By Muthoni Thang’wa
The 50th anniversary marking the death of Freedom fighter Dedan Kimathi was recently celebrated with a play at the Kenya National Theatre.
Once again there were renewed calls for the British Government to be ‘forced’ to reveal the exact resting place of this National Hero with some Kenyans insisting that the British Government should be made to pay to the family some monies, in the form of a compensation.
Some have even described the honorary statue on Kimathi Street, near the Hilton Hotel, as too little too late. Since the issue of heroes is quite emotive, one has to let such feelings be.
Even as we express our feeling towards the Mau Mau heroes, it may be worthwhile to think like William Prescott, a former slave on celebrating the banning of slavery in Britain. He stated that ‘‘they will remember that we were sold, but they wont remember that we were strong.
They will remember that we were bought, but not that we were brave.’’ This is a powerful way of expressing the reaction of many perpetrators of human rights abuses. They will only remember the worst of what they did usually with glee and bravado, very few seem to remember such moments with grief and remorse.
Kenyans owe themselves a bit more than just remembering that Kimathi’s resting place is unknown, rather than remembering that its is a symbol of triumphs since he was not hanged in vain, Kenya is independent today. There is no doubt that Kimathi was a brave fellow.
He lived at a time in Kenya when one would be punished under the law of Collective Punishment for failing to co-operate with the colonial powers in identifying and otherwise apprehending the Mau Mau. Yet he sent his picture to the British Security Forces on hearing that they were busy looking for him (the most wanted Mau Mau leader), even if they did not know what he looked like.
Now would you rather remember where such a person is buried or are his heroic deeds more endearing not just to his family, but to future generations? All great world leaders have serious flaws, which if the world concentrated on, would make useless use of energy trying to rewrite a history that is almost now cast in stone.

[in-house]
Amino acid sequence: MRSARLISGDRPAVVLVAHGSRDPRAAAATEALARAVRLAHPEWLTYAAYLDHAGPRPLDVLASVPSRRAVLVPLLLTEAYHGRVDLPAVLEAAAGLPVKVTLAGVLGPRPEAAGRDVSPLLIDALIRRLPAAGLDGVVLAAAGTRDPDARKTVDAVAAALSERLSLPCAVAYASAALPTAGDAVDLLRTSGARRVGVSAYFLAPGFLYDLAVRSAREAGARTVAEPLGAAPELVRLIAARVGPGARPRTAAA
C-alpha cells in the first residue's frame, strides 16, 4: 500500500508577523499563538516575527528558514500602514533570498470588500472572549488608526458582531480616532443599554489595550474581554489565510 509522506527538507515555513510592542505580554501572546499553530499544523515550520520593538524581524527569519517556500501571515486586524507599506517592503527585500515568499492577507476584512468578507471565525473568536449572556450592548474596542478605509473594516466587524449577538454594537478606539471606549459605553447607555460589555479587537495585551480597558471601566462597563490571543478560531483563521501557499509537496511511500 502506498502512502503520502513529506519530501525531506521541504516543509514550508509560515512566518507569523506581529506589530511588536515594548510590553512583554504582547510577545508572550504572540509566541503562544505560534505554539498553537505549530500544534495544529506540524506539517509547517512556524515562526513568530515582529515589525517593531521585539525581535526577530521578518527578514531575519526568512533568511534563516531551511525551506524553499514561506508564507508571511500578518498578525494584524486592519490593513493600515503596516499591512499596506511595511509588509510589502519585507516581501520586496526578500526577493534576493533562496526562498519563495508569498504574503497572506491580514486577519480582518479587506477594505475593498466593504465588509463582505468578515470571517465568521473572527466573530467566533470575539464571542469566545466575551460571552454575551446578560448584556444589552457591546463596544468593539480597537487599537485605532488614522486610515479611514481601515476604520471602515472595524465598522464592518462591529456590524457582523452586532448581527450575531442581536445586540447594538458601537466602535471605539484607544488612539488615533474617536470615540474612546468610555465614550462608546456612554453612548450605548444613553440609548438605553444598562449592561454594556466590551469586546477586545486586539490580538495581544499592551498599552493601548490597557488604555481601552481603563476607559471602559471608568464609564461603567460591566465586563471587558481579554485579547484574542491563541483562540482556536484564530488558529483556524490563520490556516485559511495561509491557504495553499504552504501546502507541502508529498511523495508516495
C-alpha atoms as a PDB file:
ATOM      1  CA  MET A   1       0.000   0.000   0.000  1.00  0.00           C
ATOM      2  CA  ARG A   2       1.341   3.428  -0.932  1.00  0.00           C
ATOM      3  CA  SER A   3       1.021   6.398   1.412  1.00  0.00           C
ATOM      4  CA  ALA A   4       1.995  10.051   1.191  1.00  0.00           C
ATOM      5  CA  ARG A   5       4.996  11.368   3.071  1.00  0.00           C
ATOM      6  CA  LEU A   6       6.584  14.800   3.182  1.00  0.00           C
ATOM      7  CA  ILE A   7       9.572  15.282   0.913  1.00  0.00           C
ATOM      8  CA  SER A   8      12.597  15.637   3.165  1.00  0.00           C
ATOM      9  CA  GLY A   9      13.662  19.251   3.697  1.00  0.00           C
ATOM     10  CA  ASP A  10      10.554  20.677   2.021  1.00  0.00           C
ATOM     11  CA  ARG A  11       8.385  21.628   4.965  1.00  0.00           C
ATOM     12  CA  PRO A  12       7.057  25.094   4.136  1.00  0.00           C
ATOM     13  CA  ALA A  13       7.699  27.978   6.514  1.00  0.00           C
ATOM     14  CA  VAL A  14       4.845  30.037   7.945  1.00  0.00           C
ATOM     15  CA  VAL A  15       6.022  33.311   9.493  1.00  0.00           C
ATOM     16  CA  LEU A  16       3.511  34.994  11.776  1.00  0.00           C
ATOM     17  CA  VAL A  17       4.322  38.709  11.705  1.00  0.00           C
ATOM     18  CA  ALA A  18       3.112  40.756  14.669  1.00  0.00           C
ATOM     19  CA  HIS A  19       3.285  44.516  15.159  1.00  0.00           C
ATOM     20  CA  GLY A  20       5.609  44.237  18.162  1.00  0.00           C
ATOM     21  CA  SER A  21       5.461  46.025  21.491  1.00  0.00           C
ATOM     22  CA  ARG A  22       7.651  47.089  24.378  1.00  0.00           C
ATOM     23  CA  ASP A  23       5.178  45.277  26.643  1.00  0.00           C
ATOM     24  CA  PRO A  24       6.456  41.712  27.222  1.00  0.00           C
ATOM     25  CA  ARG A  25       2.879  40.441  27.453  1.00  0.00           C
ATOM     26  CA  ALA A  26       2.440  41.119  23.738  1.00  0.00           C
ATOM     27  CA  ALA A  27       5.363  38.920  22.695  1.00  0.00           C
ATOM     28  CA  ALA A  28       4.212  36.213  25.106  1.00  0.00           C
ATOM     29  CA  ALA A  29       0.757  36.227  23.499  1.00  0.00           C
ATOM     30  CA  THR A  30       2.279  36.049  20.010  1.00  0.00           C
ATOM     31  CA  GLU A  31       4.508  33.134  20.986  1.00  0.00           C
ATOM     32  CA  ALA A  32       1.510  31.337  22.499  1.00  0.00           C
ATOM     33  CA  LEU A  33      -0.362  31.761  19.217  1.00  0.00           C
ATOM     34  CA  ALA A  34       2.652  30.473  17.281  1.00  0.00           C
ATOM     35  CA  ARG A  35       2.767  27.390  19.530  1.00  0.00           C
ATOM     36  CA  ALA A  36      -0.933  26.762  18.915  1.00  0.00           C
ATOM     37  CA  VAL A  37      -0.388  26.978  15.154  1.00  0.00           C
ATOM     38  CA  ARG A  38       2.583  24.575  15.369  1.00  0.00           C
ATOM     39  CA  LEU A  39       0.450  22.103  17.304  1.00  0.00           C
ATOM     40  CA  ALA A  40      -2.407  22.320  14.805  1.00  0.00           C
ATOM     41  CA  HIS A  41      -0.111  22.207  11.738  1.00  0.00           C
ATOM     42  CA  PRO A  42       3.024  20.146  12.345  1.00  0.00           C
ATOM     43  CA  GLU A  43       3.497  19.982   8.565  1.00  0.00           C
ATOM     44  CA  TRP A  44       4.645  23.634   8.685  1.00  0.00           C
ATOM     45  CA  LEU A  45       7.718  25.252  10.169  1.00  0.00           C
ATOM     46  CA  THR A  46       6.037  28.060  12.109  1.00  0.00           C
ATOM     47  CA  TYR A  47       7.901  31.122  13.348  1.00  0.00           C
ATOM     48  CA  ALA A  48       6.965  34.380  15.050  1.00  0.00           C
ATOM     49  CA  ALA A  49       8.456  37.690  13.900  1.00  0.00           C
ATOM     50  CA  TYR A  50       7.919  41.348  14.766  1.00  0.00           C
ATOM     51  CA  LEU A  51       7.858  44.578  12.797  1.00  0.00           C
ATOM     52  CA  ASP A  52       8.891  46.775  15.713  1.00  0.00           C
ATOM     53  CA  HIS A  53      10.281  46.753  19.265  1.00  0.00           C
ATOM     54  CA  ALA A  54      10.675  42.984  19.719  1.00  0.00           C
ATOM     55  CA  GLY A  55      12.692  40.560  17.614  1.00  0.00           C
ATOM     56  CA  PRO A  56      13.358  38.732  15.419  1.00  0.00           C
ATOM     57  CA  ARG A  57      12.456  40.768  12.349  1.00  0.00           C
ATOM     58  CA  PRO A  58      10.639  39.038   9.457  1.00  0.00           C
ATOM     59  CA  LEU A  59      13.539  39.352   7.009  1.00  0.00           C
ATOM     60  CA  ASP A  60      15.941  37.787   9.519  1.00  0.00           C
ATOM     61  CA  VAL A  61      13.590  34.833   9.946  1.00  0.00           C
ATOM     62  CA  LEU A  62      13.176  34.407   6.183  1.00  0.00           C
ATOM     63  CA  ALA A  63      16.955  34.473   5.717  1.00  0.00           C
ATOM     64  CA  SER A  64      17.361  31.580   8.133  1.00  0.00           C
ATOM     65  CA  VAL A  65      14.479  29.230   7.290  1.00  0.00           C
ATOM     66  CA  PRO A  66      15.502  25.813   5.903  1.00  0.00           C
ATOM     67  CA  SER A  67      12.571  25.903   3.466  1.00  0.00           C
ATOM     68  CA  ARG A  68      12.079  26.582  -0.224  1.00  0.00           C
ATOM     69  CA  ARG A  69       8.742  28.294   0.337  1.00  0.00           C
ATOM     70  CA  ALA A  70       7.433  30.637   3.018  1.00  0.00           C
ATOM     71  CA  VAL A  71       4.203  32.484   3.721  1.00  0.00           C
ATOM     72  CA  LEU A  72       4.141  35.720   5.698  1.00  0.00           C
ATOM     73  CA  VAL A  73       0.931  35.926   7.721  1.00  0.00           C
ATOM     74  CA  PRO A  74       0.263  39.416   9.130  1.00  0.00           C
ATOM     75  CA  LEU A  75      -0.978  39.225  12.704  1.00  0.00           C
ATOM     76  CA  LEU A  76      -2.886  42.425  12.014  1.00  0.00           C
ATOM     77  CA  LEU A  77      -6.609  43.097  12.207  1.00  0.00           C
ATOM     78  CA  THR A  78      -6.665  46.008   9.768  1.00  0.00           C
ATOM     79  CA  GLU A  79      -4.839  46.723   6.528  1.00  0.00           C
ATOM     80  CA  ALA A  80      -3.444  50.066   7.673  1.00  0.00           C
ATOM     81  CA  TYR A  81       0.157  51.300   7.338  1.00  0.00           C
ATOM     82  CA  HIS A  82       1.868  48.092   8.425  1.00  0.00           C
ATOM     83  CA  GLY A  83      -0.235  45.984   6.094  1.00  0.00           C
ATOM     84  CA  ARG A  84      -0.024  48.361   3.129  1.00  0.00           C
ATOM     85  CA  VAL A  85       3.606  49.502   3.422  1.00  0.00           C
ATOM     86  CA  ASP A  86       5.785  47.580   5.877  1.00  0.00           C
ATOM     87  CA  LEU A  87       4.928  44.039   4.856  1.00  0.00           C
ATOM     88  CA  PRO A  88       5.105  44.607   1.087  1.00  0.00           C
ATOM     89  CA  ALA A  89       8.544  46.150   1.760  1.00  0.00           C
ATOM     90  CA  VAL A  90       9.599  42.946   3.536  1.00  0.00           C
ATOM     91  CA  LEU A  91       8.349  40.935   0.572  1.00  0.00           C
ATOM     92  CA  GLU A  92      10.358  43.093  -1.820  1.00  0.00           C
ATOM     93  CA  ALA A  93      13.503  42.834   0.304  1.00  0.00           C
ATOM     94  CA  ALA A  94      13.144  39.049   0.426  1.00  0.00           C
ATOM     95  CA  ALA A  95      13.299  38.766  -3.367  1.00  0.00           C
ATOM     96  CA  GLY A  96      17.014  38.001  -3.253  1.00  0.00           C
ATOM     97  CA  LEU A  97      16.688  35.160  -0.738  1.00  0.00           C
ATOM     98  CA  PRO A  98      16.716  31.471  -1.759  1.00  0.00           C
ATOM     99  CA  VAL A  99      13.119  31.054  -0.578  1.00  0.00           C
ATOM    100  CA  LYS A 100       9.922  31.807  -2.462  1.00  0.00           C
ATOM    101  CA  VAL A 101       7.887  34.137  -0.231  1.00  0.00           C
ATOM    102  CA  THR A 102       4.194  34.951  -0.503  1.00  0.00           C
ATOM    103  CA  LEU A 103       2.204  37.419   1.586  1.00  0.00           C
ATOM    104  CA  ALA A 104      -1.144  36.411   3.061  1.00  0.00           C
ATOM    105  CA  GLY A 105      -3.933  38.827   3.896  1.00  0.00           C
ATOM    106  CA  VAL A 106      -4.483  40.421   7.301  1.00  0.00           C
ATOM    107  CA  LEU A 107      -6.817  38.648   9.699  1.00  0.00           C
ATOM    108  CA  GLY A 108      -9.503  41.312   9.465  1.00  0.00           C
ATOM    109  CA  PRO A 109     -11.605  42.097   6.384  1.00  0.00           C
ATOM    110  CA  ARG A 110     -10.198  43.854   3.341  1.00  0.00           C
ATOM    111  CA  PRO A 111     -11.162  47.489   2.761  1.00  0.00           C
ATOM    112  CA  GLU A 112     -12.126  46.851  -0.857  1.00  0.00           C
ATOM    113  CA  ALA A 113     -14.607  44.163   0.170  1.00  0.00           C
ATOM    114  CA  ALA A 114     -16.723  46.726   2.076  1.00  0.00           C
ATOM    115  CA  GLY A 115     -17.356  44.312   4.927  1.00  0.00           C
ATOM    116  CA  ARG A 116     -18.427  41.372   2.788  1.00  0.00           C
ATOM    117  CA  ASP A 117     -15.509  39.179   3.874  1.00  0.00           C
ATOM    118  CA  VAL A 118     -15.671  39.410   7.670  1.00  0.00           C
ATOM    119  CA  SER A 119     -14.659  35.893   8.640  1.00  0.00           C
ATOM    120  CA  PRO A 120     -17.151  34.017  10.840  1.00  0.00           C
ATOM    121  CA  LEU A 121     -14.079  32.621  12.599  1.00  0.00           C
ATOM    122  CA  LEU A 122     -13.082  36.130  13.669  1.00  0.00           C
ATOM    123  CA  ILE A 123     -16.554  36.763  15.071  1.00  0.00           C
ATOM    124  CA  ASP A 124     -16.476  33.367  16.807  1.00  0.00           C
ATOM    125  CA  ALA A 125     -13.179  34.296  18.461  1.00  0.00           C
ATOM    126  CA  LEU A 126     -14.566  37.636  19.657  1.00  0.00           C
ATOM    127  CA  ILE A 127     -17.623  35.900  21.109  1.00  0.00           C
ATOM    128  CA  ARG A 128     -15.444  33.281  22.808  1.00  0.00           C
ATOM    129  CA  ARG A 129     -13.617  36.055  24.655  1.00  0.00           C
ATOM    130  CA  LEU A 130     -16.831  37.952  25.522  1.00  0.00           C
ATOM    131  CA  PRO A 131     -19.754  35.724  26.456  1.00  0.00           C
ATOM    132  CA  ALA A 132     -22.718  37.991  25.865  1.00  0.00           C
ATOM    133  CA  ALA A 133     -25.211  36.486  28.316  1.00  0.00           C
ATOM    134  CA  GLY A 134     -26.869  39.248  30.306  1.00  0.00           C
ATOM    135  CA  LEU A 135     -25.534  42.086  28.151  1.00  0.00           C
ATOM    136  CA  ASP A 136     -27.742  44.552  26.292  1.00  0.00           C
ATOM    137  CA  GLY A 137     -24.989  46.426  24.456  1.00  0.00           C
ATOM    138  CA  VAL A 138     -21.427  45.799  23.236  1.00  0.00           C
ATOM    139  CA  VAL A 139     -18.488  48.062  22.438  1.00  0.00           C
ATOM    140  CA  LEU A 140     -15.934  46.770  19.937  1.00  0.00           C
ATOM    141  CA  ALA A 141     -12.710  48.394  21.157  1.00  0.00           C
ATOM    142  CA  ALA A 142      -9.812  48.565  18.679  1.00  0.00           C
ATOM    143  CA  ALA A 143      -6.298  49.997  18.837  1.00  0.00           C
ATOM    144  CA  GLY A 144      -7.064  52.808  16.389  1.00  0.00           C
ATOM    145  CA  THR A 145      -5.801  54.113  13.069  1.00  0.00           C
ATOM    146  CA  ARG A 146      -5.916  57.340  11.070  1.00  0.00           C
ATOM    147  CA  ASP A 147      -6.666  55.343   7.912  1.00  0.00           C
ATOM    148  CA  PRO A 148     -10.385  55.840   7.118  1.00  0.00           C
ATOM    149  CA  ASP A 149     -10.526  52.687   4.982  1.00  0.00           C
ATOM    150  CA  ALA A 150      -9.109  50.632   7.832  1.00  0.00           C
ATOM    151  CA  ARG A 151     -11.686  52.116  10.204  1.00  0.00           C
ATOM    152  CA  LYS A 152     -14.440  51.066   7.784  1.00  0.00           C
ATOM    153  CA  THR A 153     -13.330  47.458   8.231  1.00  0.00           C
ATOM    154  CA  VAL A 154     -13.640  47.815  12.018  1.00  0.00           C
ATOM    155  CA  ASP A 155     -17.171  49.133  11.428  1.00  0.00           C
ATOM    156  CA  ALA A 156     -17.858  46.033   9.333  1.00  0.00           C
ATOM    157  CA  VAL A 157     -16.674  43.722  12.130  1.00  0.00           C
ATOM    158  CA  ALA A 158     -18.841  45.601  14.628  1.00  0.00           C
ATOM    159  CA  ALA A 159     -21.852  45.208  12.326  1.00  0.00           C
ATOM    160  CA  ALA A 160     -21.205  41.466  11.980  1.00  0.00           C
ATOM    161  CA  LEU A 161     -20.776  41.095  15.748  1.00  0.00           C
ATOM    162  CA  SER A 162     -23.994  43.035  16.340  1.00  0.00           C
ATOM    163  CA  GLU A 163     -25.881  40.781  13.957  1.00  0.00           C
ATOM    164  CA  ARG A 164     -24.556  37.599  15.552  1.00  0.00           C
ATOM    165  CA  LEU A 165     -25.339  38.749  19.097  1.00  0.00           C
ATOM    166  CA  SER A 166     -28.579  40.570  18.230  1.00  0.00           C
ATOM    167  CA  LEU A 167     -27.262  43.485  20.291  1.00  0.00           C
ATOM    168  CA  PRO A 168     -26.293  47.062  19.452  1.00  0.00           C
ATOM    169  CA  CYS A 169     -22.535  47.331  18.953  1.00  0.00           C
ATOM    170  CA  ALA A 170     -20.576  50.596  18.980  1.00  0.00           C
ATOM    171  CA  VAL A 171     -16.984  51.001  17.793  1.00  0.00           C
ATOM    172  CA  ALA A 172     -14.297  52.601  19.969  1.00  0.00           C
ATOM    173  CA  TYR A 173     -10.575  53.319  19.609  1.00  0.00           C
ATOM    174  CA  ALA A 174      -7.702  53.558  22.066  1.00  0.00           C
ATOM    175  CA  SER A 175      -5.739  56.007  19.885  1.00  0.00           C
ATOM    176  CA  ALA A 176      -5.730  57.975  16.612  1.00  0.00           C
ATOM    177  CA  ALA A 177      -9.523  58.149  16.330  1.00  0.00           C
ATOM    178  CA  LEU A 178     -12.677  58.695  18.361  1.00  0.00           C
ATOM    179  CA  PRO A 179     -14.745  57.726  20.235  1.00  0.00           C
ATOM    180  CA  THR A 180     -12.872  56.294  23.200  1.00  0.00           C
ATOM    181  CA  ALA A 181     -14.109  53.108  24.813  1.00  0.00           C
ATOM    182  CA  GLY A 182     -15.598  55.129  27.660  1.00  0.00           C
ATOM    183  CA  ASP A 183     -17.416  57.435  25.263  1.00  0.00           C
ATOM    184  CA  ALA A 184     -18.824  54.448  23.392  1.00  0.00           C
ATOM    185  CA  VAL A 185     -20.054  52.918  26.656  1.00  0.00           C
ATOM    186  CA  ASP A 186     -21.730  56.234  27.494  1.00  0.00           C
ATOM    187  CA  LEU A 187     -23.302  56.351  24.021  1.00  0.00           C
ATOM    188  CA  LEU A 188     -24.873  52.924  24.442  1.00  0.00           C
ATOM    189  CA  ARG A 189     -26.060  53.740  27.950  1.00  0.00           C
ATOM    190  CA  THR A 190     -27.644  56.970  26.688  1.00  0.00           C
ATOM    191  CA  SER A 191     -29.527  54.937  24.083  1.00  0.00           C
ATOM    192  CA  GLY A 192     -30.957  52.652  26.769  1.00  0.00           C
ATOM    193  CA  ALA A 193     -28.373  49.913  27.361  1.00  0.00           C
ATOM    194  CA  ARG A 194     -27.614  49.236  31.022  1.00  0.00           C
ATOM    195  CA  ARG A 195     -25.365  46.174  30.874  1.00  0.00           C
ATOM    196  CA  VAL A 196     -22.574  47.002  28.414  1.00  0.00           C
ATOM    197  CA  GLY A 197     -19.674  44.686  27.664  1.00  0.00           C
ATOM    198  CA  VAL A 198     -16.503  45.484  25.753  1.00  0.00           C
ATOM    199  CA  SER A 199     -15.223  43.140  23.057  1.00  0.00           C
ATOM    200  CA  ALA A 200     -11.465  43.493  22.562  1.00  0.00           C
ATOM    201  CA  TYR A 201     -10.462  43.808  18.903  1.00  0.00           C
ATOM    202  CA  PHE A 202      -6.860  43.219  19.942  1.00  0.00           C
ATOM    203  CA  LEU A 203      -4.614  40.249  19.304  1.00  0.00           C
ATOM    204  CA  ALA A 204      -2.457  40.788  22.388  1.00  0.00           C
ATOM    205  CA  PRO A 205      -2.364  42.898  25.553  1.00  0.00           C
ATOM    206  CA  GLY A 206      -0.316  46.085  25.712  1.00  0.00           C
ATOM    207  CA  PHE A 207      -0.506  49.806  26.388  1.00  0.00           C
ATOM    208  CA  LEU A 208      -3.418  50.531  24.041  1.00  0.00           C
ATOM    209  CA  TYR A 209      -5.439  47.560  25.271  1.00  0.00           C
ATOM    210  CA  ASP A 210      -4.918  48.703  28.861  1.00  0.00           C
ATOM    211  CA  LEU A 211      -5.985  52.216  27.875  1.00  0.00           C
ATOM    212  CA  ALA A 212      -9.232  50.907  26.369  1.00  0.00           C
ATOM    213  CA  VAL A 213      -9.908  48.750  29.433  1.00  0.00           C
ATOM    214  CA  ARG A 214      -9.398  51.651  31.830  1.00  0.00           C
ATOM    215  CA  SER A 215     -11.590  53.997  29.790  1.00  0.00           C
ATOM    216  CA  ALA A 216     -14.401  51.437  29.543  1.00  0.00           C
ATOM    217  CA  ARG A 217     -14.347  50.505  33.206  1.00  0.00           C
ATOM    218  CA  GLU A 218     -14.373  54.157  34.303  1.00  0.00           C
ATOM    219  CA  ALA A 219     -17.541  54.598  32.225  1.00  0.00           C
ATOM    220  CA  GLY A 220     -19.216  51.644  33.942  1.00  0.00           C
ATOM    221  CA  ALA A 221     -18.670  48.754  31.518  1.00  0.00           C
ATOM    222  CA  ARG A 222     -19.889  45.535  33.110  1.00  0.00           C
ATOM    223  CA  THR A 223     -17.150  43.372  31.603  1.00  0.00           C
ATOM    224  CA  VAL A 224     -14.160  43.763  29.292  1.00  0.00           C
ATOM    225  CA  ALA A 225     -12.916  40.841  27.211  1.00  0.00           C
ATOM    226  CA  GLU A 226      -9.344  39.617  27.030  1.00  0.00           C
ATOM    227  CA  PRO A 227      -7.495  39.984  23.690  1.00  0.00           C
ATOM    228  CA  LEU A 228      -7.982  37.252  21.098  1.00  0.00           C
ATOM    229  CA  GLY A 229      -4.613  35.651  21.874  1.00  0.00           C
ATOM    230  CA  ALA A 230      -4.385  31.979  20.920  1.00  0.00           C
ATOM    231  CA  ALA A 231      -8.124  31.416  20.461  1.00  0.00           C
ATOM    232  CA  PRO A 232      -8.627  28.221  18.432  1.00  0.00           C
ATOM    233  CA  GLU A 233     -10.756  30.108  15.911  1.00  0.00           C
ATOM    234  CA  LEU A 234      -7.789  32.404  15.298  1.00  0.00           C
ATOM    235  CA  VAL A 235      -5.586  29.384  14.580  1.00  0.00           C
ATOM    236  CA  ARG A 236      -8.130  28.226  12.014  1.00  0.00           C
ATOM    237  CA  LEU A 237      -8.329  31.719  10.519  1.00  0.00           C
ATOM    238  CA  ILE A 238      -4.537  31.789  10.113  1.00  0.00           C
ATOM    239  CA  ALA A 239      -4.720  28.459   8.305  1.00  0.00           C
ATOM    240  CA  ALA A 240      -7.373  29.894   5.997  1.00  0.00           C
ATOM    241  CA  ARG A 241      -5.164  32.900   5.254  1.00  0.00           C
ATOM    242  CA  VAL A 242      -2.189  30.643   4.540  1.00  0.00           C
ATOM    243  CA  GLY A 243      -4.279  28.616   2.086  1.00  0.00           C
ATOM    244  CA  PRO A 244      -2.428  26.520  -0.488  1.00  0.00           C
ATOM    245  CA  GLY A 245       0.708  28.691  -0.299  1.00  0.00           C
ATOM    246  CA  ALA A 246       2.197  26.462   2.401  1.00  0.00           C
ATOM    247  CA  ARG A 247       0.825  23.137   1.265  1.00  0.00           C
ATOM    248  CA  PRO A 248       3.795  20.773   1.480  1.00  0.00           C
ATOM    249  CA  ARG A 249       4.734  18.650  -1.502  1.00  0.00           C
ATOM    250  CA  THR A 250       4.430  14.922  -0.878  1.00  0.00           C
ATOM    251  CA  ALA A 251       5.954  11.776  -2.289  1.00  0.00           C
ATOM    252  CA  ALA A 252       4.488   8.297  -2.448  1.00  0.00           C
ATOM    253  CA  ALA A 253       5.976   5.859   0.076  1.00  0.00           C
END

Sir Winston Churchill, the renowned former British Prime Minister, during the Second World War, was not really a bright fellow in school, was almost estranged from his parents and had a stutter, which has been decorated called a lisp. The gentleman also had an above average fondness of alcoholic beverages, which is recorded on his visits to India and South America.
But nobody remembers any of this; we all remember that he was the hero who led Britain to victory during the Second World War.
Not even Kenyans remember that he was the Prime Minister when the state of emergency was declared in 1952 and that his strategy was extreme repression including public executions. Our own Mzee Jomo Kenyatta, the founding father of the nation, must have had some flaws.
The best thing is that no one remembers them. Or does someone? Nevertheless, we do not think of him as a rotund, short fellow with false teeth. We remember his Charisma, booming voice and that he was a symbol of the emerging leaders of independence Africa.
Since politicians only remind us that he was a land grabber when they are cross with Mr Uhuru Kenyatta, that information is deleted from our conscious memory no sooner than we have heard it. African hero and former South African President, Mr Nelson Mandela, is another leader with whom we find no official complaint.
Though we know that it is not humanly possible to live without a flaw, Mandela is thought of only in the very best terms. Whenever there is some semblance of conflict between him and another party, in our mind, err is with the other party not Mandela.
In his autobiography Long Walk to Freedom, any weakness is well camouflaged as strength. Though the possibility that the critics of heroes are not good writers hence they fail to record the ills that might want be remembered, generally they are considered heroes because their positives completely out weigh their negative.
Any forum in which they can be pointed out is locked out of the human memory until such a time that acknowledging such faults does not make a difference to history. What is the point of remembering those things that do not make a difference?
Meanwhile, on the political scene history is being rewritten and the only question politicians on both sides of the divide should ask themselves is what we the nation will remember them best for.
Shall we remember that they grouped and regrouped or shall we remember that they led us? The writer is a curator at the Karen Blixen Museum